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Brief Encounter (Full Screen)


List Price: CDN$ 66.63
Price: CDN$ 39.37 & FREE Shipping. Details
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Product Details

  • Actors: Celia Johnson, Trevor Howard, Stanley Holloway, Joyce Carey, Cyril Raymond
  • Directors: David Lean
  • Writers: David Lean, Anthony Havelock-Allan, Noel Coward, Ronald Neame
  • Producers: Anthony Havelock-Allan, Noel Coward, Ronald Neame
  • Format: Black & White, Closed-captioned, DVD-Video, NTSC
  • Language: English, Italian
  • Subtitles: English
  • Region: Region 1 (US and Canada This DVD will probably NOT be viewable in other countries. Read more about DVD formats.)
  • Aspect Ratio: 1.33:1
  • Number of discs: 1
  • MPAA Rating: UNRATED
  • Studio: eOne Films
  • Release Date: June 27 2000
  • Run Time: 86 minutes
  • Average Customer Review: 4.5 out of 5 stars  See all reviews (28 customer reviews)
  • ASIN: 0780023420
  • Amazon Bestsellers Rank: #49,738 in DVD (See Top 100 in DVD)


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Customer Reviews

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Most helpful customer reviews

8 of 8 people found the following review helpful By Rudy Avila on May 11 2004
Format: DVD
1946's Brief Encounter, directed by David Lean (of Doctor Zhivago fame, which he would later direct in 1965) is a great film full of subtlety, romance and melancholia. Shot in black and white, this film is almost a signature of the 40's, as was the more popular and successful Casablanca. Without mention of World War II, this film deals with internal struggles of the heart. Cecila Johnson stars as the romantic heroine, a married woman and Trevor Howard the love interest, a married doctor. Though it's apparent they are disenchanted with their marriages and they are in love with each other, they never fully give in to a passionate affair. It's a romance that is mostly feelings and emotions, furtive glances, sighs, talk and regular meetings that are brief in a train station.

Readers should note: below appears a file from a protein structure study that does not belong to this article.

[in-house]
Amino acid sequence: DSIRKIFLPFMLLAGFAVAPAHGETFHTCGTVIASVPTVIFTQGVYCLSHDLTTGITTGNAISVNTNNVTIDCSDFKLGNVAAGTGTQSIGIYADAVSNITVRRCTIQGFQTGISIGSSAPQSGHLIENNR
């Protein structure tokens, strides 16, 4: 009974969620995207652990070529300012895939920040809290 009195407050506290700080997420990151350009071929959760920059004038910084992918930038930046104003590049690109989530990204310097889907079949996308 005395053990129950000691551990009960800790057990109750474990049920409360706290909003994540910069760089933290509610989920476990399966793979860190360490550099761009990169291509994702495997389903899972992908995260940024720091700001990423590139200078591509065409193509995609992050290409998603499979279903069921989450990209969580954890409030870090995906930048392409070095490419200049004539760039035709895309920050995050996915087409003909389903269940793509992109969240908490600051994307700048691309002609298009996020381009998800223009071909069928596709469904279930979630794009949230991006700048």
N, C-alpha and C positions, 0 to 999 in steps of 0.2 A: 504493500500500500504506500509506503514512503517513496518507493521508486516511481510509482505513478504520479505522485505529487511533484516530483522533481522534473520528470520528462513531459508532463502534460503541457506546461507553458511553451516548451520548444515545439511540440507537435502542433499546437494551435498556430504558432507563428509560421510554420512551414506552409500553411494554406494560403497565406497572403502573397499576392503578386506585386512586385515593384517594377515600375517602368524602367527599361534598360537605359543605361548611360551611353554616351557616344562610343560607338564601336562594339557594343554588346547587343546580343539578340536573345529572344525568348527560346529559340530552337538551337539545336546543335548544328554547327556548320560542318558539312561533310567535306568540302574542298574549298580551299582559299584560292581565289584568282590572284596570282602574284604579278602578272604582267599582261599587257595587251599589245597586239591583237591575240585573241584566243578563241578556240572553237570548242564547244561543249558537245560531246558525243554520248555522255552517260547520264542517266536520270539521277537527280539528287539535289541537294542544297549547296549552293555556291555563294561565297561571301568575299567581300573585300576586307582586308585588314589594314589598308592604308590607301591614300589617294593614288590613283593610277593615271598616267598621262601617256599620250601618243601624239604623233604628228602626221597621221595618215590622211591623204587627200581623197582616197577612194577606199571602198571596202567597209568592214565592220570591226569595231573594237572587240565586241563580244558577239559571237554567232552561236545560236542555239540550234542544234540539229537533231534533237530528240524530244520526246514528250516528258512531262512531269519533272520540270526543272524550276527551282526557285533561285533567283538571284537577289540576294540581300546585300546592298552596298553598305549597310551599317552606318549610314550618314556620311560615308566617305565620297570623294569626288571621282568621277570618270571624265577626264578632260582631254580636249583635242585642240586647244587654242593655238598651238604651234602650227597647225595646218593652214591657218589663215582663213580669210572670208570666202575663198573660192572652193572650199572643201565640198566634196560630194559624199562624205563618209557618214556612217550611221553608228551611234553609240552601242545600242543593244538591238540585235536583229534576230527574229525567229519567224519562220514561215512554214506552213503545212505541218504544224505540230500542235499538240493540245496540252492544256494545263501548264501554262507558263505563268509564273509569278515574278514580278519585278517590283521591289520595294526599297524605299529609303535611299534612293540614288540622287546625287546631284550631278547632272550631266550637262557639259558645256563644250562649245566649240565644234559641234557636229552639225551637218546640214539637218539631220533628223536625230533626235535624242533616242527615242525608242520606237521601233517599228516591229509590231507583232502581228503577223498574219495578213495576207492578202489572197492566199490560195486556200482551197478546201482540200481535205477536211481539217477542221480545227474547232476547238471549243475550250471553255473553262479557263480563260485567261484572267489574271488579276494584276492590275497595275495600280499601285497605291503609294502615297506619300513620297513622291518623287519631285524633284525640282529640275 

David Lean is experimenting with many techniques, particularily intimate angles and interior monologue. No film can ever top his Doctor Zhivago, but this film is at least second best and good for its time in 1946. There is a particularly impressive scene in which the lovers are interrupted and Celia Johnson's character must take a train trip with a very chatty, annoying woman friend. The older woman chatters away and we tap into Celia's thoughts. "I wish she would stop talking.. I wish she were dead" (I thought this was hilarious because we are wishing the same thing by that point)....but then she reprimands herself and comes to the conclusion, after a tiring day, that life does not last, that nothing really lasts forever, neither happiness nor despair. It's very poignant. Another reason besides the great acting and the story itself is the fact that Rachmaninov's Piano Concerto No. 2, regarded as his finest, is played in this film. The dramatic, romantic storm that is the first movement, followed by a melancholy adagio, is very effective for this type of film.
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4 of 4 people found the following review helpful By JKO on June 14 2002
Format: DVD
This has to be one of my favourite films of all times. The script is superb, the acting unrivalled and the atmosphere electric. Everything about it is just wonderful. Everything that is except this DVD. Is it just me, or has anyone else found that the transfer to DVD is simply appalling? I have bought 3 copies of this disc from 3 different suppliers, only to find on each one that the picture continually washes from light to almost pitch black every few seconds throughout the film. None of the other reviews here mention this fact, but I can't believe it's just been my bad luck. What a shame. I've been waiting for this movie for on DVD for a long time, but it's a waste of time.